We can only offer them something BETTER. Which is to ALSO prohibit rent seeking and corruption AS WELL as unethical and immoral behavior.

So no. The NAP was a terrible mistake for the liberty movement. It was tragic. I understand why they resorted to ghetto ethics, because they didn’t understand where liberty and the high trust society came from.

But now that we do (or at least I do) we must base any argument that we deem ethically superior on a set of property rights that is a net gain, not a net loss, for the population.

This is very difficult for Rothbardians to swallow, but pride and personal investment in a failed ideology are less important than the achievement of freedom.


Doesn’t make sense to me. Do you mean, that NAP is incorrect ethical goal, and we should have some anti-NAP goal, that is more achievable? Or are you saying, that the logical reasoning of NAP is not appealing for masses, but could sell them the the private property principle, and NAP would follow by definition from that?

>Curt Doolittle 


NAP is an INSUFFICIENT ethical test of the violation of property rights needed, (or the ‘goal’ as you say), to COMPENSATE people with the sufficient suppression of immoral and ethical behavior, that they will reduce their DEMAND for government as a means of suppressing that unethical and immoral behavior.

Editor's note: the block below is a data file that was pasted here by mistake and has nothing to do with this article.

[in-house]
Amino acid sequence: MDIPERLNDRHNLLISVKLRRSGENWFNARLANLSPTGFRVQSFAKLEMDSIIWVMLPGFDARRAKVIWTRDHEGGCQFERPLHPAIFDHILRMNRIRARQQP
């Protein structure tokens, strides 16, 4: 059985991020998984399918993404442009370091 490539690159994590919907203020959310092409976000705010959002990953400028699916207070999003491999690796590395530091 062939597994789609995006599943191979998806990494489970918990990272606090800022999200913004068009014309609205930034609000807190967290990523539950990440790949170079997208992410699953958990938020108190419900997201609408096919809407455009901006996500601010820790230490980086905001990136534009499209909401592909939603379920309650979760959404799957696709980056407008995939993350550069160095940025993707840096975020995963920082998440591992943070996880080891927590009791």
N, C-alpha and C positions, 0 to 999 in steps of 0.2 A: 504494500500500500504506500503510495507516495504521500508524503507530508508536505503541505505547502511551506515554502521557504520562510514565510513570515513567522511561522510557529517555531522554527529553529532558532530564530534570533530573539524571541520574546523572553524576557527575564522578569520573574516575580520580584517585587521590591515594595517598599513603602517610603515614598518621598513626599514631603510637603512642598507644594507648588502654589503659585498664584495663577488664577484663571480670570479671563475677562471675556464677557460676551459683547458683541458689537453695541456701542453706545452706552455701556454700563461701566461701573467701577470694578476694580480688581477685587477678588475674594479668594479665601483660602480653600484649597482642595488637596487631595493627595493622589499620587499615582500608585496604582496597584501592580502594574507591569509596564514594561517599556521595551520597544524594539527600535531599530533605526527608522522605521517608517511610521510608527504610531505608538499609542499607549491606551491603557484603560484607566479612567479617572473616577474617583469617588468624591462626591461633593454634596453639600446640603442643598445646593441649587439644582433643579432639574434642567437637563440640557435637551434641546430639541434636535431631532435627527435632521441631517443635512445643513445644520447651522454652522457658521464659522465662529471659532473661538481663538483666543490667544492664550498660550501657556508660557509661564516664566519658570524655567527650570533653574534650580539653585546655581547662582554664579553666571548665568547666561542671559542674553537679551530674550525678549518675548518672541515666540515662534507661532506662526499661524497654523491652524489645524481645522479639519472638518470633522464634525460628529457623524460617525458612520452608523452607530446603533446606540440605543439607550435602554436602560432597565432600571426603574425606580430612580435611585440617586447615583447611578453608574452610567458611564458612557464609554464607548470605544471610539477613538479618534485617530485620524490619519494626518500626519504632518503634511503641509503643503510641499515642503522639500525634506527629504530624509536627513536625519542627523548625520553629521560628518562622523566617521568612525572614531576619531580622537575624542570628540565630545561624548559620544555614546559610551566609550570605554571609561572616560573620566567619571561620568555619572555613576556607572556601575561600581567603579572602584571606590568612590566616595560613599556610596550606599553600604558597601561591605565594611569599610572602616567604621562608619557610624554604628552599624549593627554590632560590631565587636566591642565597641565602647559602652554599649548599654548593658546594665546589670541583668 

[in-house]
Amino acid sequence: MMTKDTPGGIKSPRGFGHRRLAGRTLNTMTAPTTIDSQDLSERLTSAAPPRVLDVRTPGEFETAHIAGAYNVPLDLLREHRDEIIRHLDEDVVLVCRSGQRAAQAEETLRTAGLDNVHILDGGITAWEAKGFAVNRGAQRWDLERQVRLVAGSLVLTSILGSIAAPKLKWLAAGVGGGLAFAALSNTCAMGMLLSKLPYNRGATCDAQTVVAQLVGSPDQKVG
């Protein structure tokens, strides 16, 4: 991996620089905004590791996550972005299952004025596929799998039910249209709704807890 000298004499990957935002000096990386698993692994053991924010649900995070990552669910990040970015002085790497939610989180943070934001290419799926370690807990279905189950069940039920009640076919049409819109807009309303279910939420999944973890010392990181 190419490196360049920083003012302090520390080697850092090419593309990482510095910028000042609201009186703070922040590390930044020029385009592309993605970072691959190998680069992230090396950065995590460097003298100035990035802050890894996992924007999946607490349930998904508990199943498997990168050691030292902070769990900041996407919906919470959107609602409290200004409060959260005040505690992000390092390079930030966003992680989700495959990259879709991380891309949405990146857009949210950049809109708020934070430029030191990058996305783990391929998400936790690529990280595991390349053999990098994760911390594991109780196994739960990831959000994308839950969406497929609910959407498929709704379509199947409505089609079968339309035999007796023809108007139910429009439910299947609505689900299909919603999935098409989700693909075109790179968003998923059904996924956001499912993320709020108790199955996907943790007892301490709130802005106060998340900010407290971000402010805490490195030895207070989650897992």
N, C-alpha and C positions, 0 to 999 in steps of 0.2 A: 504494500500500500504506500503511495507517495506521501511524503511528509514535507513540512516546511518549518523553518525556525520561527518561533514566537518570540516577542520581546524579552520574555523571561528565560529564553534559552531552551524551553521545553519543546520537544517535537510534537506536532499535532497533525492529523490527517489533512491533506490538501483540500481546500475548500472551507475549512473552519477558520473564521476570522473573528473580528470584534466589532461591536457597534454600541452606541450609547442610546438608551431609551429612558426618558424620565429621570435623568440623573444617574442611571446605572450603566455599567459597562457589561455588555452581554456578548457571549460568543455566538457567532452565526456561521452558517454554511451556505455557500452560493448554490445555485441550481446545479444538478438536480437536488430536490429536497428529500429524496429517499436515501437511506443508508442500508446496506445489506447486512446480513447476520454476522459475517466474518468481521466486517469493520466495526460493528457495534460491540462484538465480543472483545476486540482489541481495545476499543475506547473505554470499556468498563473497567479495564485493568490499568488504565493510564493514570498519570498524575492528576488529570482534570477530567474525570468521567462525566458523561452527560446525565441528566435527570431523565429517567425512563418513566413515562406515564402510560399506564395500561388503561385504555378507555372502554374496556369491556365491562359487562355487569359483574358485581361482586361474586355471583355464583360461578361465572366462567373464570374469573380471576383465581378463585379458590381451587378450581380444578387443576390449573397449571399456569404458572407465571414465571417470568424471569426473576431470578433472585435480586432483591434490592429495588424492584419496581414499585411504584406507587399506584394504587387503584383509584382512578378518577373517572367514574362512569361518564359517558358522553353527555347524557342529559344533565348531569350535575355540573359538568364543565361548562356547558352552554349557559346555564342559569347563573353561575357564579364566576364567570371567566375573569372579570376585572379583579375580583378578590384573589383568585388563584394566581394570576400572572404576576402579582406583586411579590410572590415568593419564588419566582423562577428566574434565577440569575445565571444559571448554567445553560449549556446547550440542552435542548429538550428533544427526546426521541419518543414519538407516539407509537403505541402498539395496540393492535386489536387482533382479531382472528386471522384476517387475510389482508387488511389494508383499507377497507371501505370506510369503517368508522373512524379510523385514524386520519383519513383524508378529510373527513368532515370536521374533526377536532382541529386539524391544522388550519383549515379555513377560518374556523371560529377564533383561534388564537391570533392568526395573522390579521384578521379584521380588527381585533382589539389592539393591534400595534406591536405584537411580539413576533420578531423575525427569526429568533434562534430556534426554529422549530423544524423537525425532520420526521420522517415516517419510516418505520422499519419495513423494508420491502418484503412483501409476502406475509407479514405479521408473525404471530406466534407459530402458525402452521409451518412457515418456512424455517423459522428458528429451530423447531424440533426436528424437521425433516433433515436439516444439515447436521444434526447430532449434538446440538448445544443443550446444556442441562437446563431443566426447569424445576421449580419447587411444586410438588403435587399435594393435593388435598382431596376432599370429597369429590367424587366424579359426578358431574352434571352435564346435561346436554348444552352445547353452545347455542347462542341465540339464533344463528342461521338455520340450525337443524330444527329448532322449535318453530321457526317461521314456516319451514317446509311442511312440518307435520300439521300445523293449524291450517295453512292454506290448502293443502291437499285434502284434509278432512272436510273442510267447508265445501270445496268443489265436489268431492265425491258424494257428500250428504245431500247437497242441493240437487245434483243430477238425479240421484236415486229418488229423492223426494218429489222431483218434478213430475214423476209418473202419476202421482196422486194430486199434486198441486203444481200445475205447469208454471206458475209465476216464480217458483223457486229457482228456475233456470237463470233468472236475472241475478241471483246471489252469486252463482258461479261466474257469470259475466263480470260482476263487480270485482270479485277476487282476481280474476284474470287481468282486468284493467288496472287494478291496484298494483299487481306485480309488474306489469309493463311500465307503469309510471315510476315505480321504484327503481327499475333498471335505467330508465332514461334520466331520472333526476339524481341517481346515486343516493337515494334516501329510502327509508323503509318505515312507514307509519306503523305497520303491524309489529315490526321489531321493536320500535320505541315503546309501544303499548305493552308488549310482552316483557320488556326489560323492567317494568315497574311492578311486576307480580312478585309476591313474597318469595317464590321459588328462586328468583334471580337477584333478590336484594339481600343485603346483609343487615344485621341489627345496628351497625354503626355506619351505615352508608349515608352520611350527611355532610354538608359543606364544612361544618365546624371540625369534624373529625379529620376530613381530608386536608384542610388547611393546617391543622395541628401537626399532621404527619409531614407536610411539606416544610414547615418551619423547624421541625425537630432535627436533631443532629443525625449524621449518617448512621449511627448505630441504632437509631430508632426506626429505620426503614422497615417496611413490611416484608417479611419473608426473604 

So, yes, it is an incorrect ethical goal because it is an insufficient goal for rational adoption of anarchy. People will demand a much broader definition of property than ‘criminal’.

This is not a criticism of Hoppe’s solutions, private government, or minarchy. It is a criticism of the definition of property that is sufficient for people to tolerate private government or minarchy. Any system that is dependent upon property rights as the means of resolving conflicts, would requires a broader definition of property, that accurately reflected the property rights people demand. Nowhere do people demonstrate a preference for property rights as limited as the NAP except in ghettos.

(There are many ways to approach this argument, but this is the most direct.)


So if you are defining property rights according to people’s demand wouldn’t you have to define property rights in thousands of ways for thousands of groups of requests for these? (i.e.: ghetto – NAP, as mentioned.)

And could it not be the case that the NAP be part of this rather that the whole? So maybe it is insufficient but necessary? How do you see this Curt?

I see the NAP as necessary, but insufficient. The NAP prohibits crime, and we might argue that through the NAP (as Osku suggested) we could prohibit the state, but we cannot prohibit unethical and immoral behavior. And as such we cannot reduce demand for the state to suppress unethical and immoral behavior.

I think I’ve managed to define the suite of property rights pretty simply actually. However, given that reproductive strategy determines the desirability of some of those rights, and other institutions make some of them more or less necessary, the scope of property rights would need to be specified in a shareholder agreement in private competing governments. (or Constitution that enumerated property rights in minarchic government.)